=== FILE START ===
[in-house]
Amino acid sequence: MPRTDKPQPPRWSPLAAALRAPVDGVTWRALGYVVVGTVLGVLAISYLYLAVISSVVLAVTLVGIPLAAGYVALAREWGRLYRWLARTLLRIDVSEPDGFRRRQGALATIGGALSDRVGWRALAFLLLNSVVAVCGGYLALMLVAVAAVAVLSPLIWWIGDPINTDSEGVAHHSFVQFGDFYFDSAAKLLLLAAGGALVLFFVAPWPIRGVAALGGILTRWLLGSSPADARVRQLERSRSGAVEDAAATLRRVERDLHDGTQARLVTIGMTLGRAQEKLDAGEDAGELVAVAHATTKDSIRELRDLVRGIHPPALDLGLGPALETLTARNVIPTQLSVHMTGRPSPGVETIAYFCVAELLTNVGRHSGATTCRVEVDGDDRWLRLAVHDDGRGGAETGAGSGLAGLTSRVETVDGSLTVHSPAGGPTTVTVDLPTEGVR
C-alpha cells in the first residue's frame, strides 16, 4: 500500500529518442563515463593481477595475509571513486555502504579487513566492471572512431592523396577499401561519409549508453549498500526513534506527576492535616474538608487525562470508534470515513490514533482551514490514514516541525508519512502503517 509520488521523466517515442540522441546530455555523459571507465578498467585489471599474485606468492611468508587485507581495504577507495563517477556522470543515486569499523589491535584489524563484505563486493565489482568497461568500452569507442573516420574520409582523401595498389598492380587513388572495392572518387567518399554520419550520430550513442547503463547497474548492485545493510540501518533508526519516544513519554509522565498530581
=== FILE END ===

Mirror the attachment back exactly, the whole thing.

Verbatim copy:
[in-house]
Amino acid sequence: MPRTDKPQPPRWSPLAAALRAPVDGVTWRALGYVVVGTVLGVLAISYLYLAVISSVVLAVTLVGIPLAAGYVALAREWGRLYRWLARTLLRIDVSEPDGFRRRQGALATIGGALSDRVGWRALAFLLLNSVVAVCGGYLALMLVAVAAVAVLSPLIWWIGDPINTDSEGVAHHSFVQFGDFYFDSAAKLLLLAAGGALVLFFVAPWPIRGVAALGGILTRWLLGSSPADARVRQLERSRSGAVEDAAATLRRVERDLHDGTQARLVTIGMTLGRAQEKLDAGEDAGELVAVAHATTKDSIRELRDLVRGIHPPALDLGLGPALETLTARNVIPTQLSVHMTGRPSPGVETIAYFCVAELLTNVGRHSGATTCRVEVDGDDRWLRLAVHDDGRGGAETGAGSGLAGLTSRVETVDGSLTVHSPAGGPTTVTVDLPTEGVR
C-alpha cells in the first residue's frame, strides 16, 4: 500500500529518442563515463593481477595475509571513486555502504579487513566492471572512431592523396577499401561519409549508453549498500526513534506527576492535616474538608487525562470508534470515513490514533482551514490514514516541525508519512502503517 509520488521523466517515442540522441546530455555523459571507465578498467585489471599474485606468492611468508587485507581495504577507495563517477556522470543515486569499523589491535584489524563484505563486493565489482568497461568500452569507442573516420574520409582523401595498389598492380587513388572495392572518387567518399554520419550520430550513442547503463547497474548492485545493510540501518533508526519516544513519554509522565498530581